Our MSA Acrylic (soluble in mineral spirits), which is the basis of our most important acrylic varnish, continues to be the most consistently clear of any acrylic binder. It is understandable that making these systems compatible with water increases the degree of change in these other acrylic systems.
Although it is not possible within the scope of this article to review the advantages of varnishing your acrylic painting, (see Just Paint Issue 2 on our Web site) our system of isolation coat and final varnish will dramatically aid in preserving the original intent of the work while potentially adding a barrier coat and sacrificial coat for subsequent conservation to preserve your painting.
We can surmise that the more matte, and thickly applied gel coats will age to a more opaque and more amber to brown appearance. We can also expect the thick gloss gels to also have some yellow component as well as a slight loss of clarity. We might also expect that matte acrylic paintings will have absorbed more pollution discoloration that will be difficult to remove. But for paintings constructed with more color than gel or other mediums, that the colors will remain quite crisp as long as a regular maintenance of dust removal or varnish application is considered.It is clear from our research and the work of many others, that the acrylics, as flexible, as lightfast and as clear as they may be, are still not perfect. They will exhibit change over time and this change, not so apparent yet to many artists, will become apparent over time. So what might this acrylic patina be called? “Gold tone” is already used by oil paint. It is unlikely that the acrylics will ever reach the level of yellowing of drying oils.
The acrylic medium remains the most permanent of artist painting media to date. The acrylics have so far shown to retain their exceptional flexibility and continued resistance to UV light. The acrylic colors have maintained their brillance over these last 60 years and should continue to do so.
The exciting part of this story is that it has not yet been completely written. As these materials continue to evolve, new approaches and new discoveries may mitigate even further the anticipated changes in the acrylics. Maybe someday these coatings will fulfill the potential to be the most permanent of materials in the service of art.
1 Gerry Hedley, “Measured Opinions, Collected Papers on the Conservation of Paintings”, Edited by Caroline Villers, United Kingdom Institute for Conservation 1993, pp.152-167
2 Paul Philippot, “The Idea of Patina and the Cleaning of Paintings, (1966)”, (Garrett White, translator) Issues in the Conservation of Paintings, Reading in Conservation, David Bomford & Mark Leonard (ed.), Getty Conservation Institute, 2005, pp.391-395
3 Svetlana Boym, “The Future of Nostalgia”, Basic Books, 2001 p46.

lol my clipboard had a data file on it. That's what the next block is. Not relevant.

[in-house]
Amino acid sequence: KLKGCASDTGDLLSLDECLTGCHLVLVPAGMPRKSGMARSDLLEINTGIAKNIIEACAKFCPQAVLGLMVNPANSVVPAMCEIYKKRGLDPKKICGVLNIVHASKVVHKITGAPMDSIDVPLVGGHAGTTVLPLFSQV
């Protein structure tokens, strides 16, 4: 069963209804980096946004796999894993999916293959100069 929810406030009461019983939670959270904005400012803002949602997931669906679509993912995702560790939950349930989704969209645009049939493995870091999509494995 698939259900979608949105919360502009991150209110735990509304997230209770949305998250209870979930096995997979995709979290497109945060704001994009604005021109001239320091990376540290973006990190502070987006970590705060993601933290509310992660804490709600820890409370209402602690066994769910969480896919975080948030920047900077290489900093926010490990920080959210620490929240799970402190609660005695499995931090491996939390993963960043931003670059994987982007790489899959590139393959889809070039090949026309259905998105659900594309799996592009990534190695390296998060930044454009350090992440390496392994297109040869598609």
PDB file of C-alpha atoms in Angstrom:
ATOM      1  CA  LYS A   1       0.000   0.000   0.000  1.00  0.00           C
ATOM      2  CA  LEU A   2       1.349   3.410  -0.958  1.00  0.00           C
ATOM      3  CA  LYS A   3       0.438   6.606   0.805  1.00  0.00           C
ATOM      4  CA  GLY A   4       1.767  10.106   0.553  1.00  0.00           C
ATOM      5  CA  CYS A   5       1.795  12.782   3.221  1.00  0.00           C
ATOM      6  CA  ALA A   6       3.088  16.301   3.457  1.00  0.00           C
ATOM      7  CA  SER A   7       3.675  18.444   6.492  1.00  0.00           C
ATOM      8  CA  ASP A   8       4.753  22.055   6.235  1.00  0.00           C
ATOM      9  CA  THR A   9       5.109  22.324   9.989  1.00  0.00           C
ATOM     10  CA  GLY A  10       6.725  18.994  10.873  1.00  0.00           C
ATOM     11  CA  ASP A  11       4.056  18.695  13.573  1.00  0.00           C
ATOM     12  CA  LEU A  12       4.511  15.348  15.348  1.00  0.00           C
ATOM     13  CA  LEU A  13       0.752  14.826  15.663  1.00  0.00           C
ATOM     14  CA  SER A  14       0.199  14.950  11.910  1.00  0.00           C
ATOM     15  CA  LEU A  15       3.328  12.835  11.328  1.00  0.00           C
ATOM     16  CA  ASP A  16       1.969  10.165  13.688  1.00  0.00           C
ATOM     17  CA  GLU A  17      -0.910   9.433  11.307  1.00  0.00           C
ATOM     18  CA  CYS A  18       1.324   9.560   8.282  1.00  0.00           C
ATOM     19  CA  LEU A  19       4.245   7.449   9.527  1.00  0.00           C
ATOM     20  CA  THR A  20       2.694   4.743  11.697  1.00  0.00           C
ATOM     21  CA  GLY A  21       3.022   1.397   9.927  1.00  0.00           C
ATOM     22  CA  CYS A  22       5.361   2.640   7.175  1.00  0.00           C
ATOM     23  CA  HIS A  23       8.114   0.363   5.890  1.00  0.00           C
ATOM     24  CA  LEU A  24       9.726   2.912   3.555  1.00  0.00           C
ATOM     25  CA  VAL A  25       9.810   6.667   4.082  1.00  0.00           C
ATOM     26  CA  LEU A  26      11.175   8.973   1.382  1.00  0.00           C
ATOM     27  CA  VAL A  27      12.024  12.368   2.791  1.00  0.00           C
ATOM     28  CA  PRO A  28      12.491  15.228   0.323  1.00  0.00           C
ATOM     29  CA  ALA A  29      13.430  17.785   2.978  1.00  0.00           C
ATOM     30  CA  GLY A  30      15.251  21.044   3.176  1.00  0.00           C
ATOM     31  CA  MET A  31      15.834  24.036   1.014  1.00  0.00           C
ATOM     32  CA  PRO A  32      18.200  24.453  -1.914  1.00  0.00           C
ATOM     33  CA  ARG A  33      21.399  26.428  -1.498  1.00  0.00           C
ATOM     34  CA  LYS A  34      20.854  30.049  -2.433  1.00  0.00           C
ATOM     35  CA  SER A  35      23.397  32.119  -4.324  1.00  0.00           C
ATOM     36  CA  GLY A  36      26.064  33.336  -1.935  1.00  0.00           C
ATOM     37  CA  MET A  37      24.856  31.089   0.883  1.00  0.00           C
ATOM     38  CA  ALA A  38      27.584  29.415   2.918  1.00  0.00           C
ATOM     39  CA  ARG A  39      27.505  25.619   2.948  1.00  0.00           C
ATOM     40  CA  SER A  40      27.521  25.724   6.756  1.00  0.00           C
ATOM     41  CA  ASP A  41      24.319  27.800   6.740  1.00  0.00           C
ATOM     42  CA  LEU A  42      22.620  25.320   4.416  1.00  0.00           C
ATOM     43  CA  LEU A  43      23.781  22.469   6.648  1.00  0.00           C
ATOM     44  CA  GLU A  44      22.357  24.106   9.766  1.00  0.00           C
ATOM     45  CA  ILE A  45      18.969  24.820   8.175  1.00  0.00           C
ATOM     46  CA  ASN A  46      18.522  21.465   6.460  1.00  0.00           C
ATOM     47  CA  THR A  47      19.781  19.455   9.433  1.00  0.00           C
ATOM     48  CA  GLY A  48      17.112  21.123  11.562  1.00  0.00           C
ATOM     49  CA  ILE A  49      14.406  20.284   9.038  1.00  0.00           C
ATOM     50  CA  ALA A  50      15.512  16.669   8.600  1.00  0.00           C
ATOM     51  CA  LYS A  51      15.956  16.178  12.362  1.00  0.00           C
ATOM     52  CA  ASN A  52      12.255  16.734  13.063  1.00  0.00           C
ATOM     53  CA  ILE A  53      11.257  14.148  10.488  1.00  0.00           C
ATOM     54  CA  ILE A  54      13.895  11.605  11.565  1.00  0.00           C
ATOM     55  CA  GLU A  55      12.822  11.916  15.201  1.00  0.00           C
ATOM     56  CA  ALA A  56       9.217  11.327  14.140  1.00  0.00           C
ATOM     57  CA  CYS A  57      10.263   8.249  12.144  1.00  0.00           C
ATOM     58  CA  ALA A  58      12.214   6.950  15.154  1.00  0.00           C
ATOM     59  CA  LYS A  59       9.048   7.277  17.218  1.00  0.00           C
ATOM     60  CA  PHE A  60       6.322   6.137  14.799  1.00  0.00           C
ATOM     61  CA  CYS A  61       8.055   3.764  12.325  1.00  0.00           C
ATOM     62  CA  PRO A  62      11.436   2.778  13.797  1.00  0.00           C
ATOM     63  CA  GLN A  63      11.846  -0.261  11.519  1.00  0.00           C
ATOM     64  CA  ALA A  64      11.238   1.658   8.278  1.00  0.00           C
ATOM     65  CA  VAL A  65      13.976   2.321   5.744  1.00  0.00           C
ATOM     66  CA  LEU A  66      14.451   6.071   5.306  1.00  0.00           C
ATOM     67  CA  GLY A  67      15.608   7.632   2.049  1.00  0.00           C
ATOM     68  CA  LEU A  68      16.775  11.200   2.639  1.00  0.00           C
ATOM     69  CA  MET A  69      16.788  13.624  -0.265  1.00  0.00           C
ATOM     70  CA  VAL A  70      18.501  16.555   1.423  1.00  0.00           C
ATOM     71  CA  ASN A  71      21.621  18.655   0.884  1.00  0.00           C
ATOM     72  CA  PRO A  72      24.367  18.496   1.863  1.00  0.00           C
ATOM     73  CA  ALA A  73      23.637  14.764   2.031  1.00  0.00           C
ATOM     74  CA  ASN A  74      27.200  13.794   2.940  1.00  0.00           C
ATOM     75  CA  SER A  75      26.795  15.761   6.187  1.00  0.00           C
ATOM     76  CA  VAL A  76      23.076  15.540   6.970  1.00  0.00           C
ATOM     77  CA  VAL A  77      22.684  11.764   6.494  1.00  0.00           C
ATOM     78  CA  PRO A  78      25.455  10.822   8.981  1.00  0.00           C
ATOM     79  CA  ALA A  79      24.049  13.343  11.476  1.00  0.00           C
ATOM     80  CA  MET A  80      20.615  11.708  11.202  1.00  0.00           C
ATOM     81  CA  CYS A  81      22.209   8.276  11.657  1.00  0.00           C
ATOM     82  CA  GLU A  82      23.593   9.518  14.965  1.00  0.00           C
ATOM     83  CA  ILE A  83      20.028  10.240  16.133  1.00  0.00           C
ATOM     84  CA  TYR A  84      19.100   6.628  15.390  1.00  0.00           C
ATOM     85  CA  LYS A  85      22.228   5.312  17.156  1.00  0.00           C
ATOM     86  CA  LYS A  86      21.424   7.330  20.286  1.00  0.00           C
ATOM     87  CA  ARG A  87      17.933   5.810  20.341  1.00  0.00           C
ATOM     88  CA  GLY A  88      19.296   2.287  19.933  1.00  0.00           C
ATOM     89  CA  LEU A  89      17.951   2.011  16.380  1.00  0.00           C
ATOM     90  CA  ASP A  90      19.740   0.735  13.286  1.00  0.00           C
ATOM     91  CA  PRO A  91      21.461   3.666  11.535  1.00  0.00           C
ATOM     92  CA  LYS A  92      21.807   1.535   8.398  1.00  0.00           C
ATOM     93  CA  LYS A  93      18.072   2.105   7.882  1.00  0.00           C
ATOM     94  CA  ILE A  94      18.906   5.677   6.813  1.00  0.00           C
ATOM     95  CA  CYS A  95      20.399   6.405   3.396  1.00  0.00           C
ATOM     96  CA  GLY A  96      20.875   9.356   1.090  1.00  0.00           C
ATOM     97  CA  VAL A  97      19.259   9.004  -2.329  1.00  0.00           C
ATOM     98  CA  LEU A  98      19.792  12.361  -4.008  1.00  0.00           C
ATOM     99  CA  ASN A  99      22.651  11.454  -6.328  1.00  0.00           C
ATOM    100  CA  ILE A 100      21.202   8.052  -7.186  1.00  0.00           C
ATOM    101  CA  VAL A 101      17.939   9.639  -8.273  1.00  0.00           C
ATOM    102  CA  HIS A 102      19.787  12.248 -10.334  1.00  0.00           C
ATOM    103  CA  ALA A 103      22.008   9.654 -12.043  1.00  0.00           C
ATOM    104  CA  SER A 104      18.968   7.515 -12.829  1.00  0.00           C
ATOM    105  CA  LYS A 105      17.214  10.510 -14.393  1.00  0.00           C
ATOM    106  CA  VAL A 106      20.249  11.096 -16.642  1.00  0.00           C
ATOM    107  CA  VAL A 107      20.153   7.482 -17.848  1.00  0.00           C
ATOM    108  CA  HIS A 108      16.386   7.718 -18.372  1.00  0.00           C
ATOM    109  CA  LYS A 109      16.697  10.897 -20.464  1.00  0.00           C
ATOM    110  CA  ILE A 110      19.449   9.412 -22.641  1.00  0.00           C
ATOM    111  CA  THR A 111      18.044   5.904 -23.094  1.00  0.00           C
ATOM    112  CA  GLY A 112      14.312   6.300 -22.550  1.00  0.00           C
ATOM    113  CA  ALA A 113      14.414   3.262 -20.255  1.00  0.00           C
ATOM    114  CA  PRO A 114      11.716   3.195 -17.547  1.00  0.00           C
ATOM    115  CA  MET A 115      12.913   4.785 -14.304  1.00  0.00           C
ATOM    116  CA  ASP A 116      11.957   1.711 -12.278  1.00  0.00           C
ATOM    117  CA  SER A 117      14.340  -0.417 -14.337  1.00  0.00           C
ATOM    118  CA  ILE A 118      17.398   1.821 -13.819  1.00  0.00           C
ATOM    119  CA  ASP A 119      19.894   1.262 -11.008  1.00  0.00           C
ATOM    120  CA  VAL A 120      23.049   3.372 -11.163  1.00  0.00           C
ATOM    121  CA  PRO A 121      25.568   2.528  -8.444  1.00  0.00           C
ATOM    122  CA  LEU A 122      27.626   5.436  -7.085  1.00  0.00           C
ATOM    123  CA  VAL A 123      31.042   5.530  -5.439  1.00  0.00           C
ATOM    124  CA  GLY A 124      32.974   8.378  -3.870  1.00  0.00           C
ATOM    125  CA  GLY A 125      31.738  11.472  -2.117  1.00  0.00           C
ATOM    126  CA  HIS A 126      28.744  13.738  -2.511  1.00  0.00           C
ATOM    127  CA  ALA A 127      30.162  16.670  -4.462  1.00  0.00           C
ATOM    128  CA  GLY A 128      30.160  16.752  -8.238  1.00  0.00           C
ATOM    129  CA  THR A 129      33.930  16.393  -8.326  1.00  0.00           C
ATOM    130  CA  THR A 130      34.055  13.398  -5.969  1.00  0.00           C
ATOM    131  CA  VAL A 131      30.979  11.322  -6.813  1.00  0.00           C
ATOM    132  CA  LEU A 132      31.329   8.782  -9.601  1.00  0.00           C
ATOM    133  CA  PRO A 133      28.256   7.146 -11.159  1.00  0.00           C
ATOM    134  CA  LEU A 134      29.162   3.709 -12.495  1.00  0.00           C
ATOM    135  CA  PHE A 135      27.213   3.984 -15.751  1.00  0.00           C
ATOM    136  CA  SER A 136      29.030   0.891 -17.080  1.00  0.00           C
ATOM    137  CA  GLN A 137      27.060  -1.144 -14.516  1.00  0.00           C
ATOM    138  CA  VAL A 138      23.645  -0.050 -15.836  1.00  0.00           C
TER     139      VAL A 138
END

4 M. Kierby Talley, Jr., “All Good Pictures Crack: Sir Joshua Reynolds’ Practice and Studio”, ‘Reynolds’, Edited by Nicholas Penny, Royal Academy of Arts, London, 1986, pp.55-70
5 Carol Stringari and Ellen Pratt, “The Identification and Characterization of Acrylic Emulsion Paint Media”, in David Grattan (ed.) Saving the Twentieth Century: The Conservation of Modern Materials, Canadian Conservation Institute, Ottawa, 1993, pp.411-440
6 Eric W.S. Hagan, “The Viscoelastic Properties of Latex Artist Paints”, Thesis submitted for the Degree of Doctor of Philosophy of the University of London and the Diploma of Imperial College, 2009, pp.177-180
7 Frank Jones, Wenjing Mao, Paul D. Ziemer, Fei Ziao, Jim Hayes, Mark Golden, “Artist Paint-an Overview and Preliminary Studies of Durability”, Progress in Organic Coatings 52 (2005), pp.9-20
8 Paul Whitmore and Val Colaluca, “The Natural and Accelerated Aging of an Acrylic Artists’ Medium.”, Studies in Conservation, 40, 1995, pp.51-64
9 Data obtained with permission from Tom Learner.
10 Paul M. Whitmore, Val G. Colaluca and Hannah Morris. “The Light Bleaching of Discolored Films of an Acrylic Artists’ Medium”. Studies in Conservation, Vol 47 (2002), pp.228-236
11 James Hamm, et.al. “The Discoloration of Acrylic Dispersion Media: in David Grattan (ed.), Saving the Twentieth Century: The Conservation of Modern Materials, Canadian Conservation Institute, Ottawa 1993, pp.381-392.
12 In previous technical literature, GOLDEN GAC 100 has been listed as the most efficient block for SID. Current research has demonstrated that the GOLDEN Polymer Medium is more effective.
13 Jim Hayes, Mark Golden, Elizabeth Jablonski: “The Conservation of Acrylic Dispersion Paintings: An Overview”, in Paintings Specialty Group Postprints, American Institute for Conservation (2001)
14 Dr. Greg D. Smith, Presentation at Modern Paints Uncovered, A Symposium Organized by the Getty Conservation Institute, Tate and the National Gallery of Art, Tate Modern, London May 16-19, 2006